you to send my brigade here. As far as I am personally concerned, I am well situated here, being in command of this sub-division, as I have been for some weeks, on the exposed point, and with twelve infantry regiments under my command, besides the large artillery force in the heavy batteries, as well as light artillery and cavalry. As this island is considered a very dangerous place I do not think any of the other generals here covet it, and I can probably remain here indefinitely.
If, however, I cannot be actively engaged here, if the enemy attack Wilmington I should be willing to go there, and think my observations of affairs here has been of service to me and that I could do better now than before I went into a fight of batteries against ironclads.
In haste, yours, truly, &c.,
T. L. CLINGMAN,
Returned to Secretary of War.
In addition to arrangements made to concentrate General martin's brigade at Wilmington, it will be well to give contingent instructions so that if required, Clingman's brigade might be promptly returned to Wilmington.
From information received by General Whiting, as well as from general inference of what may be the policy of the enemy, that vigilant commander is apprehensive that a portion of the forces now assailing Charleston may be suddenly diverted and thrown in attack on Wilmington. He dreads and attack even by the iron-clads from sea, much less than a descent in force on some exposed point on the coast, and an attack in reserve.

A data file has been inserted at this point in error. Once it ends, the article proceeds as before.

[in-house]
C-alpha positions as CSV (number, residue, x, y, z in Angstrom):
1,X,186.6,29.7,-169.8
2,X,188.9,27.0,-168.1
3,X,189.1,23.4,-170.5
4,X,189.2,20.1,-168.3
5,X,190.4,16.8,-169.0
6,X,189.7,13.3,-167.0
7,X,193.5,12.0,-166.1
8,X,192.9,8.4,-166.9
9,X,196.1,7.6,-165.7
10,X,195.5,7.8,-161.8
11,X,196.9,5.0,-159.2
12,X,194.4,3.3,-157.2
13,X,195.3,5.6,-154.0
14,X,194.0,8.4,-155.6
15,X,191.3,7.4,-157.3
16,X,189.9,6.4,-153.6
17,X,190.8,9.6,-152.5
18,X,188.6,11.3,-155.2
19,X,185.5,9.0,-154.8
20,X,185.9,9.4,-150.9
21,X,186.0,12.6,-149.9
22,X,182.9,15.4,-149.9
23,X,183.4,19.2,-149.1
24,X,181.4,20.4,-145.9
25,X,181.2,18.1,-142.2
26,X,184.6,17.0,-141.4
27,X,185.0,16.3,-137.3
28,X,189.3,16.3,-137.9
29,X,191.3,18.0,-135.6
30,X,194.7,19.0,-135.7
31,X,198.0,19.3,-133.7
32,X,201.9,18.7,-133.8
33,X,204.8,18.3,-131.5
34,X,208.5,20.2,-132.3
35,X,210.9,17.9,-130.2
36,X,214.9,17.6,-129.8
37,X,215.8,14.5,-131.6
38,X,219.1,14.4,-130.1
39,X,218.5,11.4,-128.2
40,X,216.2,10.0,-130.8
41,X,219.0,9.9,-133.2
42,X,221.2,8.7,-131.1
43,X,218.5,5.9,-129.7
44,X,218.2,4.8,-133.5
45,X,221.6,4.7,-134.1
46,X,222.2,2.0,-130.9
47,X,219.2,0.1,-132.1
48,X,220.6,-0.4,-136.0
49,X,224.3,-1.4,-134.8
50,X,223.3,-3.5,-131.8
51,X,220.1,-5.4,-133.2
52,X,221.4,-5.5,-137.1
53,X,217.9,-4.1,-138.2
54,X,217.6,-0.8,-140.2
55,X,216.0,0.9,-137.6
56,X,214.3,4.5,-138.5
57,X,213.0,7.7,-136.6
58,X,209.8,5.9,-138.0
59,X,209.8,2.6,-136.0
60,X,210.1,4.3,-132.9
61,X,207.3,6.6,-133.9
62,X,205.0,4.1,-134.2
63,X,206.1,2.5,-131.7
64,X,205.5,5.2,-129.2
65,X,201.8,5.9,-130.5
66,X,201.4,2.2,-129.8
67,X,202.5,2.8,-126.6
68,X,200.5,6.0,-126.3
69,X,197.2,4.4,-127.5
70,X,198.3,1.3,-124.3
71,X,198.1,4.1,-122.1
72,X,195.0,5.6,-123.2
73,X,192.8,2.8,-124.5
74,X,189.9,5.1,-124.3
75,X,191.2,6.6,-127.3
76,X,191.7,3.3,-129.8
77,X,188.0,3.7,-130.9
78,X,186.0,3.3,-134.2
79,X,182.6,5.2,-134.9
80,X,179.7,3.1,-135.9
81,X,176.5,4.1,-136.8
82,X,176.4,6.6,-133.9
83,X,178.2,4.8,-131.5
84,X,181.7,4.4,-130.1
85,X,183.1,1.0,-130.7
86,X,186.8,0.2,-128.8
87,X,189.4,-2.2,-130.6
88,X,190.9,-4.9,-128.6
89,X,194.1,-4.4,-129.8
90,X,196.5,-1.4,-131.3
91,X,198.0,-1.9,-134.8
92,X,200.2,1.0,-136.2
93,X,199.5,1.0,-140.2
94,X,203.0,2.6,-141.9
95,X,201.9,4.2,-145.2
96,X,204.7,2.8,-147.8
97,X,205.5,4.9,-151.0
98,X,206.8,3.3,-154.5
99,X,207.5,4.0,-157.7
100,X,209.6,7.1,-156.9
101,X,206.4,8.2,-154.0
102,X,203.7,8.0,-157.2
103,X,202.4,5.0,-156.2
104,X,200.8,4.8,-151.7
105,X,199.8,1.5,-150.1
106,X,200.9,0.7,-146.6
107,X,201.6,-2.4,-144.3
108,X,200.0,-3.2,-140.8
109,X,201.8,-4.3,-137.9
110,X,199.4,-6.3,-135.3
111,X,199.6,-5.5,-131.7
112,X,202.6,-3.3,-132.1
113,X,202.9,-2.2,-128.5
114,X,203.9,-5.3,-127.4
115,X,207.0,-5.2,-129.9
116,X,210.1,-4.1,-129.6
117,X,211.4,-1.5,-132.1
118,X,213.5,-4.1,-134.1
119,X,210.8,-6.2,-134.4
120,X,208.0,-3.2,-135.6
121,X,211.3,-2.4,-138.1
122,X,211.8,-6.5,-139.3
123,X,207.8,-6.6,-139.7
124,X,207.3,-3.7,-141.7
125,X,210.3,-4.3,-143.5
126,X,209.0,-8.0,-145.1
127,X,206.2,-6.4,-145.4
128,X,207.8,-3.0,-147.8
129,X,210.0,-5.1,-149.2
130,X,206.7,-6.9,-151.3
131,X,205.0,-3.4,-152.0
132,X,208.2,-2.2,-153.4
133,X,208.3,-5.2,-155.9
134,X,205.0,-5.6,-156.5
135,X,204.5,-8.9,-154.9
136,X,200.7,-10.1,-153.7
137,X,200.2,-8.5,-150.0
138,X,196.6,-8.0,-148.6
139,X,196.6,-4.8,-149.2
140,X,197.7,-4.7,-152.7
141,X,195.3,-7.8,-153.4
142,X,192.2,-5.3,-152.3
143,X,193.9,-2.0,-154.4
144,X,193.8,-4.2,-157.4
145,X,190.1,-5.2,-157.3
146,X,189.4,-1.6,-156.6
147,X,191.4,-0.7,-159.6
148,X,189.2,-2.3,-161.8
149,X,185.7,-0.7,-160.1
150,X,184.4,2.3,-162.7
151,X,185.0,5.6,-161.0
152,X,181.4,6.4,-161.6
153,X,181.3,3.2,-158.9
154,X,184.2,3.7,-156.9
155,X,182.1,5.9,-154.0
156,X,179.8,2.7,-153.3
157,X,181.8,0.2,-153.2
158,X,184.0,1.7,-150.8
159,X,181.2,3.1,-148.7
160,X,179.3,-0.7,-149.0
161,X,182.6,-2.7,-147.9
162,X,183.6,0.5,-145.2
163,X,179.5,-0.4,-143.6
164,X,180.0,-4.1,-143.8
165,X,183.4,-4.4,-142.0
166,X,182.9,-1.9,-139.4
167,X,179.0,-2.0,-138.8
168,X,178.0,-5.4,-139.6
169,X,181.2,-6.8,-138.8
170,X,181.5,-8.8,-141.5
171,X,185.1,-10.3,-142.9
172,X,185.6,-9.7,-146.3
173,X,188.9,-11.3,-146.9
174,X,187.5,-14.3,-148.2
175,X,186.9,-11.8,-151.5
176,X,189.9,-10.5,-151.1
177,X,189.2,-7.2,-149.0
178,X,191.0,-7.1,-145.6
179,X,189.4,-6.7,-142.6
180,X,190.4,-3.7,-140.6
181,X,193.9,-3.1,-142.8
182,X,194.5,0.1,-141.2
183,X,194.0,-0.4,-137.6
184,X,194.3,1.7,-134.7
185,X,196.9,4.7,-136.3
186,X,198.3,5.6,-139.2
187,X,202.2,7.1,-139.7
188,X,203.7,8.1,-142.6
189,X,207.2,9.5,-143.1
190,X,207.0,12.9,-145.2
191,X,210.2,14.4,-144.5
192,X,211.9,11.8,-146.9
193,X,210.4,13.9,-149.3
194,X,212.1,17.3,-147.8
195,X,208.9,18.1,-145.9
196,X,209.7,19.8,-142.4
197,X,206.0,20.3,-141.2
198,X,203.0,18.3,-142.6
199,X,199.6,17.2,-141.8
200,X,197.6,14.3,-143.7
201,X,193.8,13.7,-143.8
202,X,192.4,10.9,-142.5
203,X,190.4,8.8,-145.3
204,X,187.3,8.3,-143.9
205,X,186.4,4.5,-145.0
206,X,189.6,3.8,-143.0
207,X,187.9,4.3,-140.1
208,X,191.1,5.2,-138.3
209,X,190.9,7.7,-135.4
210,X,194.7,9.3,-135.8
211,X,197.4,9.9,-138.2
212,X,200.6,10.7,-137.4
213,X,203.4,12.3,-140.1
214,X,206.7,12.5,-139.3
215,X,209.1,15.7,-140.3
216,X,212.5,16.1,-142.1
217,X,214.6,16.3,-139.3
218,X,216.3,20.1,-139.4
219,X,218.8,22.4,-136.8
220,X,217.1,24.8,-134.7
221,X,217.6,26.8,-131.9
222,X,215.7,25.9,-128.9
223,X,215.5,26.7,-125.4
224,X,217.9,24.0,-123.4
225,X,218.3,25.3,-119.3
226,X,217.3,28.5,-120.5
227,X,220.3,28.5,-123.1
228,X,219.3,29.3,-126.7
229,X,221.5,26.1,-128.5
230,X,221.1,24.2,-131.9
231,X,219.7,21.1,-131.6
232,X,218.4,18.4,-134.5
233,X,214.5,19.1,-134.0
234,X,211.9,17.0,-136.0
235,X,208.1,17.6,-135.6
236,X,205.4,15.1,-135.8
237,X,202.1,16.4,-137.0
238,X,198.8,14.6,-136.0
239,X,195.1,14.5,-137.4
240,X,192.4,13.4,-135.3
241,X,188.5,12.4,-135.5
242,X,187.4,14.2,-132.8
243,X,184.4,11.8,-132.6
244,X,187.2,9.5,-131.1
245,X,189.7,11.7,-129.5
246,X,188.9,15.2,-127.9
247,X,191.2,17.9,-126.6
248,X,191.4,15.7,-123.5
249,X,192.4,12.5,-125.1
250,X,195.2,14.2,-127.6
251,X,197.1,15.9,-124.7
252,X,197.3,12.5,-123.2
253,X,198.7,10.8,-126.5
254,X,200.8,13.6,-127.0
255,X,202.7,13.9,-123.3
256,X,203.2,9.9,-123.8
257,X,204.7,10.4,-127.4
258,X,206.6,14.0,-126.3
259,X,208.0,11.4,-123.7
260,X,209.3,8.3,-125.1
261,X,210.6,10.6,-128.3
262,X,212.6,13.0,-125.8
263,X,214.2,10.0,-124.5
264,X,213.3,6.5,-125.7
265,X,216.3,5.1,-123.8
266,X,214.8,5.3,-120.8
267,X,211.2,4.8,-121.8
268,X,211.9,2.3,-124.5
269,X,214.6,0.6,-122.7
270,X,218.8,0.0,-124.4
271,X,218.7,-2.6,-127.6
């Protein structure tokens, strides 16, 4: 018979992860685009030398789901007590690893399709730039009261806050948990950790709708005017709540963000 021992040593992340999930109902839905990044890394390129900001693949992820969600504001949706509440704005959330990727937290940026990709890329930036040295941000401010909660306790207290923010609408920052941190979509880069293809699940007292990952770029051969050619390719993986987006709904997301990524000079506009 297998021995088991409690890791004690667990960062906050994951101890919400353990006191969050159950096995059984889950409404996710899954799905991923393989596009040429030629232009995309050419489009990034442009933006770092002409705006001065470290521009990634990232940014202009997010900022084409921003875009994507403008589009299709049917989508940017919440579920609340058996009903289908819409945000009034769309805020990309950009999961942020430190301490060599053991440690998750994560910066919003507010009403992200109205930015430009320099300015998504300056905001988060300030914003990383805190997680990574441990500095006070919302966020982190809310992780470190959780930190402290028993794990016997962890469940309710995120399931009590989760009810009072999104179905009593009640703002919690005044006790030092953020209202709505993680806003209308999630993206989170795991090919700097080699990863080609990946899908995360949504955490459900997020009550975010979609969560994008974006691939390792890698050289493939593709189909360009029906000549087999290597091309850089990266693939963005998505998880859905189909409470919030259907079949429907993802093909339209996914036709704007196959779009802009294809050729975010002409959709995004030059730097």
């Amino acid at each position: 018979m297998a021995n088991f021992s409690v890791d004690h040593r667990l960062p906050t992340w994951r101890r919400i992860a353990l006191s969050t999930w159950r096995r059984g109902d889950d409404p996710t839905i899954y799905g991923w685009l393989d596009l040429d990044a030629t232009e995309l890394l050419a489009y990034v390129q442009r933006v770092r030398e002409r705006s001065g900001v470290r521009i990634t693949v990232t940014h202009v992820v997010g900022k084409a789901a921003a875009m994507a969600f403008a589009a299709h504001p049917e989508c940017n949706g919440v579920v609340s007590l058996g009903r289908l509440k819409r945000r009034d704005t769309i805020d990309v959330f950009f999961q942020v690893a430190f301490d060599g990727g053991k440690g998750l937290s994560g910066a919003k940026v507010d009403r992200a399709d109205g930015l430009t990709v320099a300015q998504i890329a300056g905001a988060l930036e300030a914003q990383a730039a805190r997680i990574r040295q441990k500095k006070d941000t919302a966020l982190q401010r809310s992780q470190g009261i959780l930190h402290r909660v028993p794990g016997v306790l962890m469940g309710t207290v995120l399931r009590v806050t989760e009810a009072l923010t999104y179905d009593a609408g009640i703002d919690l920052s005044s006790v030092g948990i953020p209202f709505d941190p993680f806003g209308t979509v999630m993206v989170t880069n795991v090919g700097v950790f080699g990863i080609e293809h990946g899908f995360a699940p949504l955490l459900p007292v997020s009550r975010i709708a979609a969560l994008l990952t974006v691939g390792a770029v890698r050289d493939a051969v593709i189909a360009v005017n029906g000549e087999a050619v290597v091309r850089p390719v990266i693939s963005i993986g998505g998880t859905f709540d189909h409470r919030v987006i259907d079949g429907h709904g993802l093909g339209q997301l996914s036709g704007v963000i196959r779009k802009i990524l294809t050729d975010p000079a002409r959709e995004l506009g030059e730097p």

These apprehensions, it is hoped, may prove unfounded,; but as the enemy may well despair of triumphing in a land attack on your strong defenses, it may be that he will seek to cover his failure by an attempt at a coup de main elsewhere. Itbehooves, therefore, the Department that sich arrangements as circumstances allow should be adopted to guard against the contingency of an attack on Wilmington. General Whiting has, therefore, been provided with Martin's brigade, and in addition has been instructed, in the event of certain intelligence being received of any contemplated land attack on him, to call on you for the prompt return of Clingman's brigade to him. I have to request that, as far as may be practicable without disturbing your plans of defense, you hold Cligman's brigade so prepared that on such call it may be thrown rapidly to Wilmington, and that, in the event of General Whiting making the requisition, it may be sent to his re-enforcement without delay. He will be cautioned not to make the demand unless satisfied that the enemy's land forces are being withdrawn from before Charleston for attack on him.
Very truly, yours,
J. A. S. [SEDDON.]
Write, informing General Whiting of the above instructions to General Beauregard, and authorize him, on certain intelligence that